Nathaniel received his PhD in the Physics Department at the University of California, Santa Barbara. He works in the laboratory of Dr. David Awschalom where his research interests include semiconductor nanoscience and magnetism in condensed matter systems. In the lab, Nathaniel utilizes a variety of time-resolved optical and electrical techniques to study electron and nuclear spin dynamics in semiconductors with an eye toward spintronics applications. His most recent work has centered around the spin Hall effect, which is a spontaneous generation of spin polarization due to the flow of an electron current without the need for any magnetic materials or magnetic fields. Amazingly, this ubiquitous effect occurs in a wide variety of everyday semiconductor devices, but has only been measured for the first time recently. Nathaniel’s recent efforts have focused how to understand all-electrical generation of spin polarization in both III-V and II-VI semiconductors up to room temperature and in a variety of device geometries.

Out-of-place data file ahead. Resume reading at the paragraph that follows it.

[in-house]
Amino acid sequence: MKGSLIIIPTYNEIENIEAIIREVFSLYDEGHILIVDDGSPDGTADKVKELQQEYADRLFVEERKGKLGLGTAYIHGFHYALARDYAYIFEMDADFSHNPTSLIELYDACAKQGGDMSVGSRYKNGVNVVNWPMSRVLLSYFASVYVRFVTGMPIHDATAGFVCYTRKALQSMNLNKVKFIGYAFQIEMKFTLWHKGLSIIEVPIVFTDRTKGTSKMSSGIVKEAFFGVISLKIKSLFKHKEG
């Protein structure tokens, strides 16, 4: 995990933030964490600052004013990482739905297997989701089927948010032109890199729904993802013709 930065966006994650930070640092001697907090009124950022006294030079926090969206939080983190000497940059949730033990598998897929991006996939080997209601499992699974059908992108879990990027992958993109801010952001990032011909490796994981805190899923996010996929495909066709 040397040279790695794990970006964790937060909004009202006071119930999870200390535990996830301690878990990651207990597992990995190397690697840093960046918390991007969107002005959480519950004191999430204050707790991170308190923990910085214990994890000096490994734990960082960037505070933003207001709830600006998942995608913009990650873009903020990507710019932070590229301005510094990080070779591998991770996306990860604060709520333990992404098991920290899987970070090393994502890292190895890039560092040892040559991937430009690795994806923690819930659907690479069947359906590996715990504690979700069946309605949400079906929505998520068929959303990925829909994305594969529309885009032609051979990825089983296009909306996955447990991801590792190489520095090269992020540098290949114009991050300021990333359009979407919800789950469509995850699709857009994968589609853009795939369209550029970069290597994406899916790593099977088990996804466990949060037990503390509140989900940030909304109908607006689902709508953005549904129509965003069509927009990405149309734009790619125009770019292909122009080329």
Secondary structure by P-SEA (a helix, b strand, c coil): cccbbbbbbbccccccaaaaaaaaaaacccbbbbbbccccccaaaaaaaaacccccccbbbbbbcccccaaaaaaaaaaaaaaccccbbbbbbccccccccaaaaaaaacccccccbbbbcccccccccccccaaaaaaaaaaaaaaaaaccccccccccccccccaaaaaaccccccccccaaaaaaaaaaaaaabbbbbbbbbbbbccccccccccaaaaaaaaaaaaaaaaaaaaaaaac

A Southern California native, Nathaniel received his BS in physics from Harvey Mudd College in May 2003 with Honors in Physics and the Humanities and Social Sciences. His undergraduate research focused on magnetism in ultra-thin magnetic materials, leading to the LeRoy Apker Award of the American Physical Society in 2003.
2013, Sloan Research Fellow, Alfred P. Sloan Foundation; 2003, LeRoy Apker Award, American Physical Society